Youth versus experience

Published : Nov 16, 2013 00:00 IST

To win the World title, Magnus Carlsen, tipped as favourite, faces the reigning champion Viswanathan Anand, undefeated in three title-defences in ‘match-play’ format. Carlsen has no experience of match-play at this level. This is one of the few factors likely to work against the ‘favourite’ for the title. By Rakesh Rao.

“I think being the World number one is a bigger deal than being the World Champion because I think it shows better who plays the best chess. That sounds self-serving but I think it’s also right. I hope someday I’ll become World Champion. But even if for some reason that doesn’t happen, it won’t stop me getting pleasure from chess. I’m sure of that. — Magnus Carlsen in 2012

Much has happened since Magnus Carlsen expressed these views. At 22, this prodigious Norwegian is playing at a level never seen before. He has scaled the heights none of his great predecessors could.

As per international rating points, an indicator of an individual’s playing strength, Carlsen tops the all-time list. His best of 2872 stands 21 points more than the previous record that stood in the name of the irrepressible Garry Kasparov. In fact, the Russian contributed to the rise of Carlsen by working with him in 2009.

To win the World title, Carlsen faces the reigning champion Viswanathan Anand, undefeated in three title-defences in ‘match-play’ format. Match-play involves two players facing each other in a pre-determined number of games. Carlsen has no experience of match-play at this level. This is one of the few factors likely to work against the ‘favourite’ for the title.

Going by the form shown by Carlsen in the past couple of years, a majority of chess followers are backing him to dethrone Anand. The obvious reason behind this thought is the stark contrast in the tournament results of the two players.

Carlsen has won six of the last nine tournaments. Anand has triumphed just once this year to end a title-drought that began in 2009. Here it is important to remember that, since 2007, when Anand regained the World title he won in 2000, he does not look as desperate to play and win tournaments like he once did. Sometimes, it appears as though he does not care for tournaments.

Since doing well in these tournaments enhances a player’s rating, and with it the World rankings, Anand’s ordinary showings coupled with the consistency of some younger players have seen him slip to the eighth spot in world rankings.

It is interesting to note that Anand has not gone out of the World’s top-10 once he made it to the list in July 1991. At that time, Carlsen was just seven months old!

The point also illustrates that Anand has been in the chess elite through the years that Carlsen has been on this planet. The experience of Anand, more so in handling match-play situations, could well be a factor when the two face-off in the 12-game battle in Chennai. Looking at the playing styles and strengths of the two, Anand’s opening preparations are known to be superior to that of Carlsen’s. The Indian can handle a variety of opening challenges, has a thorough understanding of the middle-game complications and enjoys a reputation of being very sound in defensive and endgame techniques.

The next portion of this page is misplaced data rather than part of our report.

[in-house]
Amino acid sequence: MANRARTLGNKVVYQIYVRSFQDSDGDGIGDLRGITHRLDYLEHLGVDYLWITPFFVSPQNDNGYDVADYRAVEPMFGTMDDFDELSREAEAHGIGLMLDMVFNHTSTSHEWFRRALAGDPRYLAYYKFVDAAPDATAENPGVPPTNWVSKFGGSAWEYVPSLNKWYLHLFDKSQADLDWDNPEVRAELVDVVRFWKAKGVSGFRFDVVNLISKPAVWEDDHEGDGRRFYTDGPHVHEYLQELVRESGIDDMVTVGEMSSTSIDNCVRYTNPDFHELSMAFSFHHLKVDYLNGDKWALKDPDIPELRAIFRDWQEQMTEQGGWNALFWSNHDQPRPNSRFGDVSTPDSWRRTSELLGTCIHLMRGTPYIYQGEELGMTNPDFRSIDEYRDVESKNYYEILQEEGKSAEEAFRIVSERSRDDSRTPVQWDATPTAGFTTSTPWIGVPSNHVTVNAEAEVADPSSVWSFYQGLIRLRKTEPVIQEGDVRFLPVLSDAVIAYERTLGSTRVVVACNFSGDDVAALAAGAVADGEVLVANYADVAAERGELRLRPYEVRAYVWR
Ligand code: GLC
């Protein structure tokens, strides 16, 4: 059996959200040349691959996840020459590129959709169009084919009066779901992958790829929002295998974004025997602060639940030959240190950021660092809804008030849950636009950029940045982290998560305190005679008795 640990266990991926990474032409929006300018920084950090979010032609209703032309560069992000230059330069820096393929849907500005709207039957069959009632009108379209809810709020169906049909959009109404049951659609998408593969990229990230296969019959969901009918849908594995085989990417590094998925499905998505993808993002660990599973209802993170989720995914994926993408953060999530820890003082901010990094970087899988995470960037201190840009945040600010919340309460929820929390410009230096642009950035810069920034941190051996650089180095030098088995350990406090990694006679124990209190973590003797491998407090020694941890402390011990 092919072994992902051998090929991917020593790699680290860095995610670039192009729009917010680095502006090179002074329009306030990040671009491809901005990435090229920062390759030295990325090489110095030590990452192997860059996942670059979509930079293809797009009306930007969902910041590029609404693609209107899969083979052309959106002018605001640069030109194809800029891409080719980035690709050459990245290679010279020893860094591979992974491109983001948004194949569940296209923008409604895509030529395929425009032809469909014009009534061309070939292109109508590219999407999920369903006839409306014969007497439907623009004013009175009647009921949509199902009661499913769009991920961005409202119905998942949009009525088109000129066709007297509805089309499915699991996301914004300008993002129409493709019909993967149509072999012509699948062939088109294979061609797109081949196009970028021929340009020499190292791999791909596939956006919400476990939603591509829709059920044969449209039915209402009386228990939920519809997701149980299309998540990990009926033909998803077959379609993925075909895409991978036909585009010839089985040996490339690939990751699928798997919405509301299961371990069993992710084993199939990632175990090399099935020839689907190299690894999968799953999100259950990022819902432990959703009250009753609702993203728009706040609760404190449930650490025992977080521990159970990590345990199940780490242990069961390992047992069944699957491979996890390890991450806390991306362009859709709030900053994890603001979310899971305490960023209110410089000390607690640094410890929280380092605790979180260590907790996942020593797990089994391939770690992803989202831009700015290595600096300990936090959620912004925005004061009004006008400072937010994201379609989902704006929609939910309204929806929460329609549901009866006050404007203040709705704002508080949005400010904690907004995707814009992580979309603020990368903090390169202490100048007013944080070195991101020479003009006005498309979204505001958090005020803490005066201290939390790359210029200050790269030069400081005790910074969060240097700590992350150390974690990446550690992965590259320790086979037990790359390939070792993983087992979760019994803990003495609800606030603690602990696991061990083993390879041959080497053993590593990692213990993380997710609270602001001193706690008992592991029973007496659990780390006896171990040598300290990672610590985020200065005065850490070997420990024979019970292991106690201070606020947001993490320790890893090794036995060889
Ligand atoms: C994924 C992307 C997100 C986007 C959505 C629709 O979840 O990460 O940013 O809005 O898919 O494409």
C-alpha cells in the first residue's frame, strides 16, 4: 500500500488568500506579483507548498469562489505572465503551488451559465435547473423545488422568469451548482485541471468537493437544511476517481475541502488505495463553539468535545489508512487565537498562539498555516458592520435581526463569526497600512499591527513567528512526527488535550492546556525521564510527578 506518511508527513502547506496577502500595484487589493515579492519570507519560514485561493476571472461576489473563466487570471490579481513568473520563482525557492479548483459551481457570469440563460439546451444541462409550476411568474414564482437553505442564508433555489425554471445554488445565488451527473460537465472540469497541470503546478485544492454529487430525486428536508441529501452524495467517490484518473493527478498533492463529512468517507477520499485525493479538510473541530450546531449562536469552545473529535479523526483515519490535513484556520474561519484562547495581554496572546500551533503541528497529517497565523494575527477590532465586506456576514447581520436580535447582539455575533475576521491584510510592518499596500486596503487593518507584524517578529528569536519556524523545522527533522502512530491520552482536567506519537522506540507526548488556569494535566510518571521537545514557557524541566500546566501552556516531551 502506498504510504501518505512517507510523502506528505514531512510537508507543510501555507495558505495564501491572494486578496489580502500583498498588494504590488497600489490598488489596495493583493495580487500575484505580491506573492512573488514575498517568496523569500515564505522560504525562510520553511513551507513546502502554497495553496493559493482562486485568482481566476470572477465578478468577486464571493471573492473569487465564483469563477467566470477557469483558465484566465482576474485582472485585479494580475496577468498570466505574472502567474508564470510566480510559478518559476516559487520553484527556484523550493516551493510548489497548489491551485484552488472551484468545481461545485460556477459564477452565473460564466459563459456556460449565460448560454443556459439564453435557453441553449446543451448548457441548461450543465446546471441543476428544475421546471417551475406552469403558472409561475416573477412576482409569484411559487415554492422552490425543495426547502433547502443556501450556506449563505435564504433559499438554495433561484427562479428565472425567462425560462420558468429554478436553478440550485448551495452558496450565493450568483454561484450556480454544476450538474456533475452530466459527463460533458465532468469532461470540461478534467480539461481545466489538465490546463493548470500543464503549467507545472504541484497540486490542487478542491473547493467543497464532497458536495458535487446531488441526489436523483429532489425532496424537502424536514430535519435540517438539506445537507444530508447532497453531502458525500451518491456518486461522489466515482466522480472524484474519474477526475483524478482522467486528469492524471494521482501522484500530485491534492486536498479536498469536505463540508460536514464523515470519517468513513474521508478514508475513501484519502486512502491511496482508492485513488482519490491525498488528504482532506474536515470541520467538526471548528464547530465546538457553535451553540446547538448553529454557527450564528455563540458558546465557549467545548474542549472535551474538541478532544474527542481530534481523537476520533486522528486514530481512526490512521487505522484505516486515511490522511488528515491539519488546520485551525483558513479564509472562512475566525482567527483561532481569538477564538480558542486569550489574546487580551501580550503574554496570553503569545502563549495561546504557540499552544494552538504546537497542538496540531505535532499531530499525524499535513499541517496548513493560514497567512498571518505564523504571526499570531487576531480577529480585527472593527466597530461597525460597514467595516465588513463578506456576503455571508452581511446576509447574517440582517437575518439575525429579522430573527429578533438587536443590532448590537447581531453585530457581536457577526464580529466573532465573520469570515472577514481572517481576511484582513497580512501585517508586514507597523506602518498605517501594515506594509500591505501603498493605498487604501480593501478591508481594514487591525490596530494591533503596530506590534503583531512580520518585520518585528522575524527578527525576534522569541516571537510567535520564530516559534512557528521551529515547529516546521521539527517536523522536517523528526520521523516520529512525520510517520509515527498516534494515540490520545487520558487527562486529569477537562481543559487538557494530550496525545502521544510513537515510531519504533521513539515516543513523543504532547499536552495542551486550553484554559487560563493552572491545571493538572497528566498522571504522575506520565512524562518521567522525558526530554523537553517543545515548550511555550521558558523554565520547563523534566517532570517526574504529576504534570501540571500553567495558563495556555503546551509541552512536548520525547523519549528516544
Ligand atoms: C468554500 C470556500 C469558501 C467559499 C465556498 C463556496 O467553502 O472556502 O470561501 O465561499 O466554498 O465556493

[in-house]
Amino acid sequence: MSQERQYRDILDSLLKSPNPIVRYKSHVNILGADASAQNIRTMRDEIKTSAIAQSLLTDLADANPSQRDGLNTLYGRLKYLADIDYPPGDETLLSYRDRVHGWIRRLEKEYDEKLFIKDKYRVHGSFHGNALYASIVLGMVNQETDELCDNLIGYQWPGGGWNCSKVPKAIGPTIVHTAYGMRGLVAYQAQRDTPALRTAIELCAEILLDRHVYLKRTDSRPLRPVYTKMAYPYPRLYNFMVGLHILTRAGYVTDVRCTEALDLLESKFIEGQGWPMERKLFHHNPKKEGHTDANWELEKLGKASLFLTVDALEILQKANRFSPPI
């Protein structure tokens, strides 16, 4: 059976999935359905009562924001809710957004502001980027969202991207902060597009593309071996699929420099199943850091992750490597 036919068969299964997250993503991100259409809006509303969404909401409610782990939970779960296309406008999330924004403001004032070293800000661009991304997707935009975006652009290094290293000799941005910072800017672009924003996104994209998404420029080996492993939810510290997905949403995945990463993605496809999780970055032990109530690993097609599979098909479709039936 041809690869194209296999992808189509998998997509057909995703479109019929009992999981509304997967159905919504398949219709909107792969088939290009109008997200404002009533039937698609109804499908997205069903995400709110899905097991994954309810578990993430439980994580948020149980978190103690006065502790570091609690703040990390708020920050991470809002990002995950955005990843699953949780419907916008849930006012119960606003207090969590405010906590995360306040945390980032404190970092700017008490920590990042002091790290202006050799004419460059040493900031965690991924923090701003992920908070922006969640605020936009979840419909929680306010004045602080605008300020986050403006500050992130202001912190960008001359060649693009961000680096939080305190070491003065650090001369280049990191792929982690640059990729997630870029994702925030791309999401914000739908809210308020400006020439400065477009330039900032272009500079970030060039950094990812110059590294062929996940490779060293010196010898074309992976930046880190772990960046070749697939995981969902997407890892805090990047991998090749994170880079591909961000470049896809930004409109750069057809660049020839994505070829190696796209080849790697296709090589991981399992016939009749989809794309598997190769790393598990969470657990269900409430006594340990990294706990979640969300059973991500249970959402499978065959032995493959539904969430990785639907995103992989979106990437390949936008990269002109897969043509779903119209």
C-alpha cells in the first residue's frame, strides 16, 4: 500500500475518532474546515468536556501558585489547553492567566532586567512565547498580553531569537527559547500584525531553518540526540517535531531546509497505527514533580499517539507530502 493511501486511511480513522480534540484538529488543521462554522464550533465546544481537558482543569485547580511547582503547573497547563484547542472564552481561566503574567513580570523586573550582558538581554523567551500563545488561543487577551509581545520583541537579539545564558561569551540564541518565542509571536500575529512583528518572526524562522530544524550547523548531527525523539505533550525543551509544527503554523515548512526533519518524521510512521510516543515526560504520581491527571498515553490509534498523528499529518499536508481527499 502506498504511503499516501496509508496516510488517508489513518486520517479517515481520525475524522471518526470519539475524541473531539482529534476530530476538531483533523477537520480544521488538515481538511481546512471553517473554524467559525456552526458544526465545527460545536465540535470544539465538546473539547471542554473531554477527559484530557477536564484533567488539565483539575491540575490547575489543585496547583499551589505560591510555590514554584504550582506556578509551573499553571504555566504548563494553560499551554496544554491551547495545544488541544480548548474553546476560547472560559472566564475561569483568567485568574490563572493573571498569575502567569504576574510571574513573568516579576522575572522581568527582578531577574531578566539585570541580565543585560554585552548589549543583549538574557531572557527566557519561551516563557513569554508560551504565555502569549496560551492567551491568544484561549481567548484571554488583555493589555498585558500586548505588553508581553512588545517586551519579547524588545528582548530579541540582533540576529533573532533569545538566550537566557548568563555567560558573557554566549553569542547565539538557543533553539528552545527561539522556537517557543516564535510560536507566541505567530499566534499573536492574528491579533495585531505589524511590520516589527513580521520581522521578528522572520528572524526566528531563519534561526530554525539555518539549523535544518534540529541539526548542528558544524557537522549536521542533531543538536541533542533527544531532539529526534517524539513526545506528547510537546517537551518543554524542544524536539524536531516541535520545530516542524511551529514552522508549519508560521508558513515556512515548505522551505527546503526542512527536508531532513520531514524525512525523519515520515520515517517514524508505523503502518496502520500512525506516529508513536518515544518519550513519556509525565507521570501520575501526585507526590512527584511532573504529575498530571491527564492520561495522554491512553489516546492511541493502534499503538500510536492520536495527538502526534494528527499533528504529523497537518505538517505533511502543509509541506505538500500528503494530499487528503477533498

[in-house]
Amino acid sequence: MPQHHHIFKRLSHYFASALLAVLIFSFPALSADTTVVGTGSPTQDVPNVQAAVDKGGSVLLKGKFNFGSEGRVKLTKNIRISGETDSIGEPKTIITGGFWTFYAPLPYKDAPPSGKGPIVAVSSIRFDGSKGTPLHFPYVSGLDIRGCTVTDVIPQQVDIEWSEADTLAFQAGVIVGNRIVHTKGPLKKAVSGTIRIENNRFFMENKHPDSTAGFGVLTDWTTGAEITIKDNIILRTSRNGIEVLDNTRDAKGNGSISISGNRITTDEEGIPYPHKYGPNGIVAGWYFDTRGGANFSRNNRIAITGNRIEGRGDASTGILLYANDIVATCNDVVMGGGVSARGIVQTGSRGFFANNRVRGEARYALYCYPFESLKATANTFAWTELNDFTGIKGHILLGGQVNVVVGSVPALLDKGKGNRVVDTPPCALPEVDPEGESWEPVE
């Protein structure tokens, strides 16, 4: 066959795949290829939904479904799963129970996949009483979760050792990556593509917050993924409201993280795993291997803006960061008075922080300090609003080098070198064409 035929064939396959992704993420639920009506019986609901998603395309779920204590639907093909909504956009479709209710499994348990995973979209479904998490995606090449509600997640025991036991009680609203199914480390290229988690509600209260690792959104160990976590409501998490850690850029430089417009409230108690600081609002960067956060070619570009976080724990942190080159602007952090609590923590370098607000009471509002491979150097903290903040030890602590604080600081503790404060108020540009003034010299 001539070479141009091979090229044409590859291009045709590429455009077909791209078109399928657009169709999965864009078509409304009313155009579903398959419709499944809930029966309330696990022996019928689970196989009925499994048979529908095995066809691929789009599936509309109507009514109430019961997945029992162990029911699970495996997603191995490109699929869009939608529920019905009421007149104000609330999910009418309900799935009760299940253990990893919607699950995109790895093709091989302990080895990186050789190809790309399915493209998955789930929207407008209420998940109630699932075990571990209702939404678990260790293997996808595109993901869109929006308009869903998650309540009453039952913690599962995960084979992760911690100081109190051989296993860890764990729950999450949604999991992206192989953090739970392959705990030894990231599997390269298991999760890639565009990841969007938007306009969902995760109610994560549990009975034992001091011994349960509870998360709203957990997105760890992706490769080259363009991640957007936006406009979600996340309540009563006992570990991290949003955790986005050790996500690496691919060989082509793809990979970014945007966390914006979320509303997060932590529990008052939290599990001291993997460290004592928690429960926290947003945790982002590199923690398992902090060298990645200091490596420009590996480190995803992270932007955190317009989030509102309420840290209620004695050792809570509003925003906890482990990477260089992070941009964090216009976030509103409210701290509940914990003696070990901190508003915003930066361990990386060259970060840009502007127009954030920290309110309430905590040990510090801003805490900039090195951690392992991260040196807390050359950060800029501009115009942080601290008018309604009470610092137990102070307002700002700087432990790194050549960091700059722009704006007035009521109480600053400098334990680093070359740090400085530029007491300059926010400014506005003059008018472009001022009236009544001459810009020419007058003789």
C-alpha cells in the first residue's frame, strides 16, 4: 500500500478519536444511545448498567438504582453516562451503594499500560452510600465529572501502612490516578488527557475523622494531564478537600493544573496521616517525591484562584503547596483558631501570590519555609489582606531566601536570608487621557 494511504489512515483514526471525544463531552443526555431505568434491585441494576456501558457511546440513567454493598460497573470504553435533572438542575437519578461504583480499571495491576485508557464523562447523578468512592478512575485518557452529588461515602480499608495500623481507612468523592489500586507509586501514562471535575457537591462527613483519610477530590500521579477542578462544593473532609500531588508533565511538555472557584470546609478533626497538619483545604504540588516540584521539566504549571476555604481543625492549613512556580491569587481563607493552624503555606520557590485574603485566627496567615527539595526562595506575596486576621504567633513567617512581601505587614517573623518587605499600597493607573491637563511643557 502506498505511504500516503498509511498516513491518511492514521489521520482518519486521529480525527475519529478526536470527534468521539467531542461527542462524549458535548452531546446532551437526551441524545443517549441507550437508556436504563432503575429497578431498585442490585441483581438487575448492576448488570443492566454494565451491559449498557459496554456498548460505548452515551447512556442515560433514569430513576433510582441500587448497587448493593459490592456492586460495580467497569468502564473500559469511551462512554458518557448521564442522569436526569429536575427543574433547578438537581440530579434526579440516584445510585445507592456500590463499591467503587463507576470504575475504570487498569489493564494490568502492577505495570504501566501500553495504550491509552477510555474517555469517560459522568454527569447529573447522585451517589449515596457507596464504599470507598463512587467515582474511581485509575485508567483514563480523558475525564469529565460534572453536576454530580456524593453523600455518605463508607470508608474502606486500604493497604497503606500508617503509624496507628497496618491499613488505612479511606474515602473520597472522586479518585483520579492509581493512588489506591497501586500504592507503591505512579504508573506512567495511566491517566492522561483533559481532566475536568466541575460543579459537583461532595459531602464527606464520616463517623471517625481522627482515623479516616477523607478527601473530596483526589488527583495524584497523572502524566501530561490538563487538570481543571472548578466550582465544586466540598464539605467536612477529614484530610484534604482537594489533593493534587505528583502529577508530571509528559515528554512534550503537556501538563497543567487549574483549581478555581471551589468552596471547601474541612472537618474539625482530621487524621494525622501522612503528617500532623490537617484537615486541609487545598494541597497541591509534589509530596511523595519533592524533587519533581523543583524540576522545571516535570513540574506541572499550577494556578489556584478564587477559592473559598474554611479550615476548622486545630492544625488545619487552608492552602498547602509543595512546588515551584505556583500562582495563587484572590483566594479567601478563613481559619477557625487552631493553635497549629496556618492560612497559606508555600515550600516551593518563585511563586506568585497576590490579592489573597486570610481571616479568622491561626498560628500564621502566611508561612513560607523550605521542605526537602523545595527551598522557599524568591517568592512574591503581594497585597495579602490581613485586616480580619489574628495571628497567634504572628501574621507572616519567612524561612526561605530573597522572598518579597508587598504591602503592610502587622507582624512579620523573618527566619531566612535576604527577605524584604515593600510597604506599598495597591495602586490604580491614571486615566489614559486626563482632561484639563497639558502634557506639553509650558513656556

Carlsen, on the other hand, can play any position without appearing to be impressive in his opening lines, considered very crucial in the way a game turns out. But his ‘feel’ for any position is astounding. Given his youthful energy, Carlsen is not the one to agree to short draws. He is capable of playing dull, drab positions for hours while making moves of optimum strength. In equal position, Carlsen continues to play regardless of any apparent possibility of victory. Results have shown that many of his rivals have erred in long battles, unable to concentrate in listless positions.

Therefore, the chess world expects Carlsen to play the waiting game and tire Anand out of the contest. This could be one of the ways of bringing pressure on the champion, who is well aware of his rival’s ability to squeeze blood from stone.

Anand needs no reminding the role peak fitness can play in a demanding match of this nature. He is believed to have lost a few kilograms through cycling and swimming as part of his training in Germany. But over the board, Anand is the one expected to create possibilities and do his bit to prevent the game from moving into Carlsen’s comfort zone.

Much will depend on the opening preparations of the players, who are working with their team of ‘seconds’ — Grandmasters of reasonable strength but known for their expertise in certain areas of the game.

Opening moves that lead to sharp positions, which require precise calculations, should favour Anand. He is feared for his ability to calculate precisely in complicated positions. Carlsen, in contrast, has excelled increasingly in not-so-exciting positions.

Going by the head-to-head statistics, Anand has won six and lost three in decisive contests spread over 29 encounters. But the last two decisive results have favoured Carlsen. In fact, the last clash between the two this year saw Carlsen crush Anand in a short game.

Anand may not enjoy any home advantage but it remains to be seen how Carlsen deals with the conditions in Chennai. He is known to go for long walks during tournaments in Europe. Doing the same in rain and humid conditions of Chennai may be difficult. Given his love for the outdoor, Carlsen could find it tough if confined to the hotel for three weeks.

Overall, the result of this ‘experience-versus-energy’ clash could significantly impact the careers of the two path-breakers of their era.

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